2.1 Document D1 discloses a teller machine for the infeed and outfeed of banknotes and a superordinate machine as recited in the preamble of claim 1 of the main request. More specifically, document D1 discloses a teller machine and a superordinate unit that is superordinate to and independent of the teller machine and adapted to communicate with it (cf. D1, page 5, lines 3-11; page 11, lines 1-3, 14-16). The teller machine of D1 includes detectors for checking the quality, denomination and validity of the banknotes fed into the machine (cf. D1, page 7, lines 4-15; page 8, lines 9-22). Moreover, the detector for carrying out the validity check disclosed in document D1 is adapted to carry out on each banknote deposited a check with respect to a first number of validity criteria and on a second number of validity criteria, wherein said second number of validity criteria are included in the teller machine in a materialised and detector-available form as a closed and sealed unit (cf. D1, page 8, lines 11-14; page 9, lines 12-16, claims 6, 15). The teller machine also includes downstream of the detectors a destruction unit adapted to destroy banknotes that have been classed as genuine by the detector for validity checks and that also have been classed as low quality banknotes for quality checks (cf. D1, page 8, line 14 - page 9, line 1; page 9, lines 22-24).

The Board thus concurs with the analysis of D1 made by both the examining division and the appellant. The claimed subject-matter appears thus to differ from this known system, consisting of the association of a teller machine and superordinate unit, by the characterising features of claim 1.

The relevant passage of the application (cf. page 3, 2nd paragraph of the application as published) does not provide any additional details as to the actual processes taking place in the superordinate unit before issuing the acceptance signal. It is namely merely specified therein that "This acceptance means that the National Bank has already received information (denomination, serial numbers, quantities) concerning banknotes intended for destruction" and that "The superordinate unit thus itself checks whether a banknote for which a decision on desstruction [sic] has been taken, really shall be destructed", as presently recited in the characterising portion of claim 1.

The distinguishing features of independent claim 1 relating to the acceptance signal thus permit the superordinate unit to track and record the banknotes to be destroyed and to carry out additional checks on the basis of the transmitted information before destruction is eventually performed. These effects have to be appreciated in the general context of the present invention and directly relate to its object as defined in the sentence bridging pages 1 and 2 in the published application according to which: "One object of the present invention is to organise decentralised destruction of principally used banknotes while under the supervision by the National Bank in secure and economically favourable forms".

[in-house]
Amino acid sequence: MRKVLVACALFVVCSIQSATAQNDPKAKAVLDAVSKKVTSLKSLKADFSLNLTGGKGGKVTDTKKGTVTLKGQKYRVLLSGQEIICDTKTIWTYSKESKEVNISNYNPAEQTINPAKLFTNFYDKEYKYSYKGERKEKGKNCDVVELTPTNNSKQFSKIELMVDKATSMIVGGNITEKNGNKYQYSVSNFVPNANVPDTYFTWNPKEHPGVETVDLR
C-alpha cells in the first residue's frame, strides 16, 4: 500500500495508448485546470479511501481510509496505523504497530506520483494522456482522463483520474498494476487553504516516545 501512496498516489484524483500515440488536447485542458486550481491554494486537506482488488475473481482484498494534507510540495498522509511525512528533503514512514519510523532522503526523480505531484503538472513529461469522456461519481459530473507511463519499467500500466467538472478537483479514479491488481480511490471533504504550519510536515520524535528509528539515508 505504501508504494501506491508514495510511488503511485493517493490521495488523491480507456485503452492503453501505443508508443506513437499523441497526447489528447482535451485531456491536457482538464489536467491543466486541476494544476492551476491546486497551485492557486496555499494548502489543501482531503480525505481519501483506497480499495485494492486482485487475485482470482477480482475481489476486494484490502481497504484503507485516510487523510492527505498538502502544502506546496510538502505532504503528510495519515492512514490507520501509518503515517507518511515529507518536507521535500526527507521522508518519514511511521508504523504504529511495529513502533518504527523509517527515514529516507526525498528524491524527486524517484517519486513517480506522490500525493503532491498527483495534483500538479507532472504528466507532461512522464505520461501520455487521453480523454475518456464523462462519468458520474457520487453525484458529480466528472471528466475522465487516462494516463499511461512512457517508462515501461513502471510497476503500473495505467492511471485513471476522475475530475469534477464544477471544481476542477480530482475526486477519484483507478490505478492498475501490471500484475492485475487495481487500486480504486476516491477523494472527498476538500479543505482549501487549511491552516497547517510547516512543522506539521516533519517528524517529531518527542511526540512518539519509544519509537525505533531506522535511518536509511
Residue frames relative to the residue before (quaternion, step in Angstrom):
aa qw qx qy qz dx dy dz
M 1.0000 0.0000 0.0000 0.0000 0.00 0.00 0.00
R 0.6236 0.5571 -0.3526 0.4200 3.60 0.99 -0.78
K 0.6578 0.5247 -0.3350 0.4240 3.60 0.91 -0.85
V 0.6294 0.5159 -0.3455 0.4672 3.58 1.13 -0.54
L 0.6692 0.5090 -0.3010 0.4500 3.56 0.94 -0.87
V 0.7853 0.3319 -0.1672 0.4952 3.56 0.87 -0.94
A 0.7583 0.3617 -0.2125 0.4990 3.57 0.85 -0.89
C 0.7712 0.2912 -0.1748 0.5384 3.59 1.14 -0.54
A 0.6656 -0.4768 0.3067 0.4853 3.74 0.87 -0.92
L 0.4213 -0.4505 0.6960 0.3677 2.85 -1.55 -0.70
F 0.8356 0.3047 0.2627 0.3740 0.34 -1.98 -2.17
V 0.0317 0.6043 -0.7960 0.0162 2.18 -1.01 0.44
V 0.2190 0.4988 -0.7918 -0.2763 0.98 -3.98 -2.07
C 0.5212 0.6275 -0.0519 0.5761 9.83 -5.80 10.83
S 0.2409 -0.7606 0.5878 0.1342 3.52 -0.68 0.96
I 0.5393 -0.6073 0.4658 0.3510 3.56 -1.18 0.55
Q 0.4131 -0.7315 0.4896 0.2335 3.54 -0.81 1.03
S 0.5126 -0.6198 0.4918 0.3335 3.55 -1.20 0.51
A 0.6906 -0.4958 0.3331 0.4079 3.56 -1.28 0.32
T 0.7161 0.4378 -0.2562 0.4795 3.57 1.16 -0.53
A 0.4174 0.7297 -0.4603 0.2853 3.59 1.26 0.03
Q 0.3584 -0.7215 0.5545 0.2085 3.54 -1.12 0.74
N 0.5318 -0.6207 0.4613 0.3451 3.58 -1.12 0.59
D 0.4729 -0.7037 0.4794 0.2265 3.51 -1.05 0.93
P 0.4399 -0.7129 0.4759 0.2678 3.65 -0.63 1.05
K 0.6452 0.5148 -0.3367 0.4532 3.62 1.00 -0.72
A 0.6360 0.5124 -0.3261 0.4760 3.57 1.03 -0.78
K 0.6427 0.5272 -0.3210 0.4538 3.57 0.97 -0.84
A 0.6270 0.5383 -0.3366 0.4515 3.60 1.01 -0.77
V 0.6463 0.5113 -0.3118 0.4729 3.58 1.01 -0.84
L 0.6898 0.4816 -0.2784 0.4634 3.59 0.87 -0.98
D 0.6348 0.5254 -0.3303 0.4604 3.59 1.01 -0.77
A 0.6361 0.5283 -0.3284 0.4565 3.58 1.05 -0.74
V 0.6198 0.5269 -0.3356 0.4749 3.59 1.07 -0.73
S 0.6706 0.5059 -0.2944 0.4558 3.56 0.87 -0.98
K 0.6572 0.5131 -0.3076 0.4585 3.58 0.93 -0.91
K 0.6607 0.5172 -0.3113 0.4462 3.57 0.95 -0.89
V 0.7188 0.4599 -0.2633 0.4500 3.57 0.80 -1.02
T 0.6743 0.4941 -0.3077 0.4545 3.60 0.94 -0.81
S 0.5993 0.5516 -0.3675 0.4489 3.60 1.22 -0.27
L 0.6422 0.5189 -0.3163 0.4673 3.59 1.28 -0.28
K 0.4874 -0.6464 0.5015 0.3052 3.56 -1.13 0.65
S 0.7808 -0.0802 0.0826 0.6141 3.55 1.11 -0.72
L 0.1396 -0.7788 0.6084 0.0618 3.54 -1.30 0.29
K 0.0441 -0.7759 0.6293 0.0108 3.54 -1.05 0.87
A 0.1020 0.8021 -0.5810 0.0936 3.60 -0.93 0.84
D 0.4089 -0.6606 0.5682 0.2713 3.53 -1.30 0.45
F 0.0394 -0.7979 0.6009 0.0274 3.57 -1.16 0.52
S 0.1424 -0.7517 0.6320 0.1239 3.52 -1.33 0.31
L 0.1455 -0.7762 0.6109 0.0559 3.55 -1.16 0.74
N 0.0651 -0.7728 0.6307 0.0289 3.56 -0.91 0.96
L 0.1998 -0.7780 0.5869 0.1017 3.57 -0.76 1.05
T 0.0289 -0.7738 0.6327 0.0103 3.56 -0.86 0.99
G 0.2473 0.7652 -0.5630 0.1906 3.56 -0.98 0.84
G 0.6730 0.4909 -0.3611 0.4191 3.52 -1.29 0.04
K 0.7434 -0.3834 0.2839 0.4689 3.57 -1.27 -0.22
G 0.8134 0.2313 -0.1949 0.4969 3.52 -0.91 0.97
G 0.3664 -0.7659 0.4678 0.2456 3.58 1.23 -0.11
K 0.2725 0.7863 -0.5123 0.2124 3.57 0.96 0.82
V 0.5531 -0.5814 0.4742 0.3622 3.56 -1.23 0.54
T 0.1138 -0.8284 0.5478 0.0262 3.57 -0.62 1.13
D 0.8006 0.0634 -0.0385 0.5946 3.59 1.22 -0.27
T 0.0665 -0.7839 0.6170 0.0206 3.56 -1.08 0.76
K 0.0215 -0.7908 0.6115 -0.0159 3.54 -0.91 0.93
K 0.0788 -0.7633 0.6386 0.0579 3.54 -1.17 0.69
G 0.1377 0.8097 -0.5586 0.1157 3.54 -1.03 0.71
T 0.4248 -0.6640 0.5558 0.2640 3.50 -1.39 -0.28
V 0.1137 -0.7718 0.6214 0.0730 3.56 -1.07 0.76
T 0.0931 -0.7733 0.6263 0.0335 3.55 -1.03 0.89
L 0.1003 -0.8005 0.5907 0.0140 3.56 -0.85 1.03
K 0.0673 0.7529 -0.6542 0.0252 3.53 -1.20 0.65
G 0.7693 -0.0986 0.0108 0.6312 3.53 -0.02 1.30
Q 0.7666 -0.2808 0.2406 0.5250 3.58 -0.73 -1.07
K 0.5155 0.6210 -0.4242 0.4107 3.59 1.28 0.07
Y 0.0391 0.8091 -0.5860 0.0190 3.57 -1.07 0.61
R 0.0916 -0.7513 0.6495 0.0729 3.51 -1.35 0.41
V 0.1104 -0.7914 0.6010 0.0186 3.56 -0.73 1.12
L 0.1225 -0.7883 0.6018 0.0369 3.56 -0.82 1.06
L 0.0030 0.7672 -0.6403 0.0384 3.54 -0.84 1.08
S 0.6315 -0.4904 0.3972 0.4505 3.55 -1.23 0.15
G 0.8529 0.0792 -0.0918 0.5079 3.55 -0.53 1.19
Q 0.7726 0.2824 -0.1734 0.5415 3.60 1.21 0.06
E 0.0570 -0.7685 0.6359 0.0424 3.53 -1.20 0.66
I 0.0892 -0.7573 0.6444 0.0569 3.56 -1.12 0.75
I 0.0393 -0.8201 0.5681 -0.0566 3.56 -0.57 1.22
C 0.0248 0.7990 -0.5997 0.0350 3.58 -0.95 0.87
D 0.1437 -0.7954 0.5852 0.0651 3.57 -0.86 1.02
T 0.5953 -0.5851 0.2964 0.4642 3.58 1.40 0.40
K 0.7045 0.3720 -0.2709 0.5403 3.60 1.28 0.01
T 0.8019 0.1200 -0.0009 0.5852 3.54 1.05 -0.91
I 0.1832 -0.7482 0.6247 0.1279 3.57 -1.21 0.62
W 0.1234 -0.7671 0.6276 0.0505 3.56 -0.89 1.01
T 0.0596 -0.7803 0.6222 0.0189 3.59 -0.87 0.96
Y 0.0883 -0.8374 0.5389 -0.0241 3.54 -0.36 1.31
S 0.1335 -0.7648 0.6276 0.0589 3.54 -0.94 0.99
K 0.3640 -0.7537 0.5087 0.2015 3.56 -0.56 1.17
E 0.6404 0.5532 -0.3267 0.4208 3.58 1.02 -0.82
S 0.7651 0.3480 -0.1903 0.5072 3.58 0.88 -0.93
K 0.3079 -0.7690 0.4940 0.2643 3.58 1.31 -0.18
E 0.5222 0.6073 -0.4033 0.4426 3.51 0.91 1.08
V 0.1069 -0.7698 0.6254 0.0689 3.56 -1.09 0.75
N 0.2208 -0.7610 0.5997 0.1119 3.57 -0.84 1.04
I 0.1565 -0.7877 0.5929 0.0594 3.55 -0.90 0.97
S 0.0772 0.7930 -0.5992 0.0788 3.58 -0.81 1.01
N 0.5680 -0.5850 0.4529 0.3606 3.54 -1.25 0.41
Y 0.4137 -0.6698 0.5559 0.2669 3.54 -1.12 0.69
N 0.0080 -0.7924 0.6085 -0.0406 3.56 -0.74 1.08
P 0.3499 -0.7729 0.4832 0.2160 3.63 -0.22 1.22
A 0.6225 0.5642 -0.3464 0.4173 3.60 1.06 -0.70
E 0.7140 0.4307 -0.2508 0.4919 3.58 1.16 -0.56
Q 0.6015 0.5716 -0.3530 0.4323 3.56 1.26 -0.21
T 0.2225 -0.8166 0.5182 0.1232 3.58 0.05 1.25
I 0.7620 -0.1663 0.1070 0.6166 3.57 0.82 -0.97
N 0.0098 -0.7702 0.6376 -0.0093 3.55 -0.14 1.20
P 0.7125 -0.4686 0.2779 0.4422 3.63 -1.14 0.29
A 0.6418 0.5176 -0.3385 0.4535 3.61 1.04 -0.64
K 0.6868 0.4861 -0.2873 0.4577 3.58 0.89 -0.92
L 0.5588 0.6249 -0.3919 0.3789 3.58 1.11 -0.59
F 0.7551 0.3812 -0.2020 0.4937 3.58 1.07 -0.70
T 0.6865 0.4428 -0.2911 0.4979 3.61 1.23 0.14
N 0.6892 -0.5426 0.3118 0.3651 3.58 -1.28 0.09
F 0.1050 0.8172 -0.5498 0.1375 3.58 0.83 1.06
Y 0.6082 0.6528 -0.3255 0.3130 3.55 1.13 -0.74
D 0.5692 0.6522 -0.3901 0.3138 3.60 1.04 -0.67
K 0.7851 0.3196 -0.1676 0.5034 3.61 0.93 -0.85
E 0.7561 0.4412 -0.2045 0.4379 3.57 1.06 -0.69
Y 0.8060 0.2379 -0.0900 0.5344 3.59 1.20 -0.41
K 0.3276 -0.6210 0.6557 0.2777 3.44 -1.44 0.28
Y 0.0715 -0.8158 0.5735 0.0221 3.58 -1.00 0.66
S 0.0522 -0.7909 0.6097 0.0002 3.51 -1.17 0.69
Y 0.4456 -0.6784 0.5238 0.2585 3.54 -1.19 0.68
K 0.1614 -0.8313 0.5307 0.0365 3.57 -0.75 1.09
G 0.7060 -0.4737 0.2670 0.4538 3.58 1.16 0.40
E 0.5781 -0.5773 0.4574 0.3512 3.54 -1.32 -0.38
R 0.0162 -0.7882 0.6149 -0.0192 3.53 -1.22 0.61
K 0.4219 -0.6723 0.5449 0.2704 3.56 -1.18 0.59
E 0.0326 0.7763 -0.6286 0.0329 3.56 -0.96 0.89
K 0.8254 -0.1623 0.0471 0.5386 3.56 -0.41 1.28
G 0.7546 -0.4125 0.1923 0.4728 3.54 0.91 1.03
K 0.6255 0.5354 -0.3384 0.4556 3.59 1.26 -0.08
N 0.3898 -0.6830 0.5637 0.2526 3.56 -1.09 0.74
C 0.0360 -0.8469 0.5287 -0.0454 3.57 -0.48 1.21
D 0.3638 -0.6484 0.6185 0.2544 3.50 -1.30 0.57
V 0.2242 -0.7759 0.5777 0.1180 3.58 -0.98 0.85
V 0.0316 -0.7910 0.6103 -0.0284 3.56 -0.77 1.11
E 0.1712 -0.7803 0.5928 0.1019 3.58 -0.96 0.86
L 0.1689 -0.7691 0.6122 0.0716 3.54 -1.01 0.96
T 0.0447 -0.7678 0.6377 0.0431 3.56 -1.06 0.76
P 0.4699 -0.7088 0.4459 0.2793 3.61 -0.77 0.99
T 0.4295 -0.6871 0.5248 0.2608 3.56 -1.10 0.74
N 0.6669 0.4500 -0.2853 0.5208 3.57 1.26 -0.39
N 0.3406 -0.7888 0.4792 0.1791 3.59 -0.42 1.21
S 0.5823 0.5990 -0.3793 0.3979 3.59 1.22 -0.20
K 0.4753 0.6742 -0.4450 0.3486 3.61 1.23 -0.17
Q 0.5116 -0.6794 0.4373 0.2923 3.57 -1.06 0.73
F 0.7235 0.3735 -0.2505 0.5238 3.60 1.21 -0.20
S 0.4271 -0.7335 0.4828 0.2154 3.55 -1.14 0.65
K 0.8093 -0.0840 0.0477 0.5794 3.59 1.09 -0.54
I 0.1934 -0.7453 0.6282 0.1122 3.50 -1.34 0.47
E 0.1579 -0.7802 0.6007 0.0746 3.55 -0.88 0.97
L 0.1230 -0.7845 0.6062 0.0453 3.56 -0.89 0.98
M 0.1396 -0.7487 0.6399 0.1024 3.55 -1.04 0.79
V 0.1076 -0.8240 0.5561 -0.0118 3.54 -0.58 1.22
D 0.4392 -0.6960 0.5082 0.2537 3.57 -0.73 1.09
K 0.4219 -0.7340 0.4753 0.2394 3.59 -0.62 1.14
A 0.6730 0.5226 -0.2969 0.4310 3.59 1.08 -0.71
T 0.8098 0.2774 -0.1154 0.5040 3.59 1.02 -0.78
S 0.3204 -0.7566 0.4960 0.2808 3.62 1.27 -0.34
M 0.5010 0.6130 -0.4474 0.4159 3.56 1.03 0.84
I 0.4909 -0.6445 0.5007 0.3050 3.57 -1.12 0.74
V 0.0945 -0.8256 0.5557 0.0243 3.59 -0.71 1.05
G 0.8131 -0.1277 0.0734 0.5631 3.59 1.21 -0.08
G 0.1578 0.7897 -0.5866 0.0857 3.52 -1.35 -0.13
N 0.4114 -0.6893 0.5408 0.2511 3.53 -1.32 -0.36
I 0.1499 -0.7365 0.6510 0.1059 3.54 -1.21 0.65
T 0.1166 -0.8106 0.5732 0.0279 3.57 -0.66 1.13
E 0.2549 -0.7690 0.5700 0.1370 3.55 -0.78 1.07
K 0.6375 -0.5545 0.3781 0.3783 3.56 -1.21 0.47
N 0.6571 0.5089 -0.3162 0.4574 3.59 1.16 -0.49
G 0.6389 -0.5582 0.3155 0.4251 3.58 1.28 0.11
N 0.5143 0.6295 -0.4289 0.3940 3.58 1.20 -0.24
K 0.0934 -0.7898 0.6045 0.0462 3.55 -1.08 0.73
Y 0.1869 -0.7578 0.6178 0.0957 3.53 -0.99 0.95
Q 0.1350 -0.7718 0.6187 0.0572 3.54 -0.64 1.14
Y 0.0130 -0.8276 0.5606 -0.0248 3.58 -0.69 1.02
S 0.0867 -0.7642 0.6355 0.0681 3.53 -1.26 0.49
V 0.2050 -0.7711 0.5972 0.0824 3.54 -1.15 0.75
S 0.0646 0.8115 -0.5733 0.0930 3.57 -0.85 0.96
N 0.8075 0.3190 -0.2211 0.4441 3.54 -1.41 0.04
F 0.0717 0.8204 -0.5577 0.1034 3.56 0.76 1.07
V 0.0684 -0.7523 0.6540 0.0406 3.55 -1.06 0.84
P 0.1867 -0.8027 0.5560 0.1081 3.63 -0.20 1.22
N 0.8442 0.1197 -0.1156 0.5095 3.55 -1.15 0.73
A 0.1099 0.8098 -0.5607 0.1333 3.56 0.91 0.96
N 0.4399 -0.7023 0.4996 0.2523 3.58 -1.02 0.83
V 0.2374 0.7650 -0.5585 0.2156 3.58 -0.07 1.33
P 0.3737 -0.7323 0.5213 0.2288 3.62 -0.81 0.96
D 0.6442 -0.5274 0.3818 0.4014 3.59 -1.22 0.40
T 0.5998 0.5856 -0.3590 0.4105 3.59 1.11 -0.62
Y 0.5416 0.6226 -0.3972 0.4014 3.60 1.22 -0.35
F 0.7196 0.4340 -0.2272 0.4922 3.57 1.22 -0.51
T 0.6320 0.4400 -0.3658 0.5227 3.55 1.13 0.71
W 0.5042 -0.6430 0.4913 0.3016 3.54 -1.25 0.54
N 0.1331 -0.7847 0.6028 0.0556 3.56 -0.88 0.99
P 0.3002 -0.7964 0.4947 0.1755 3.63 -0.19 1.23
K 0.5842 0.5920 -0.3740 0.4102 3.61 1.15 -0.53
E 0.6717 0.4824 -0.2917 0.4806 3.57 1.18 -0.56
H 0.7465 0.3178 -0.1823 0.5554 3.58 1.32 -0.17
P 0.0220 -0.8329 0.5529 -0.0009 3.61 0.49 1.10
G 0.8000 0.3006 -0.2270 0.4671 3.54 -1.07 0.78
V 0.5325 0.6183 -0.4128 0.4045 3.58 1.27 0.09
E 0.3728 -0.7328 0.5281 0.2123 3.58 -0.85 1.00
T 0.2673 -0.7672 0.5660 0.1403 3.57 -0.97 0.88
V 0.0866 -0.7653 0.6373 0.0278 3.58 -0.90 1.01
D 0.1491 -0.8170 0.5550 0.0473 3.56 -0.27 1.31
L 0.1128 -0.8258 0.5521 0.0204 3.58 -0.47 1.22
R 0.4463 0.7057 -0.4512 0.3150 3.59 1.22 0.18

The problem solved by the claimed invention may thus be defined as to adapt the system disclosed in document D1 so as to guarantee supervision by the superordinate unit (the National Bank) of the operations carried out at the local level (teller machine). It is stressed, in this respect, that although the necessity for the superordinate unit (National Bank) to retain the responsibility for the destruction of the notes results from essentially legal considerations, it does not as such prejudice the technical nature of the problem to be solved, but merely defines its context.

In order to guarantee that no operation regarding the banknotes, and in particular, that no destruction of a banknote is carried out without the National Bank being informed and endorsing this decision, a protocol must be defined between the local teller machine and the central bank ensuring that the decision to destroy a banknote has been, at least implicitly, approved by the National Bank. The transmission of all the data collected in unit 300 of the local secured area 160 is foreseen in document D1. In particular, the information such as quantity, denomination or individual serial number, collected by the receiving point 110, the commercial destruction unit 200 and the output point 120 located within said secured area 160 are accumulated in a data and security control functions unit 300 and then transmitted in real-time to a central bank (cf. D1, page 10, lines 17; page 11, lines 1-3). Therefore, it would have been straightforward for the skilled person when seeking a solution to the problem defined above, to adapt the system of D1 so as to collect and transmit all the data actually required for the type of decisions to be taken, and in particular all the data necessary to decide on the destruction or not of particular notes. The central bank or national bank would therefore have all of this data at its disposal and would be in a position to process this data itself in real-time in order to confirm the decision of the local teller machine or to take an overriding decision concerning the destruction of the notes, if necessary.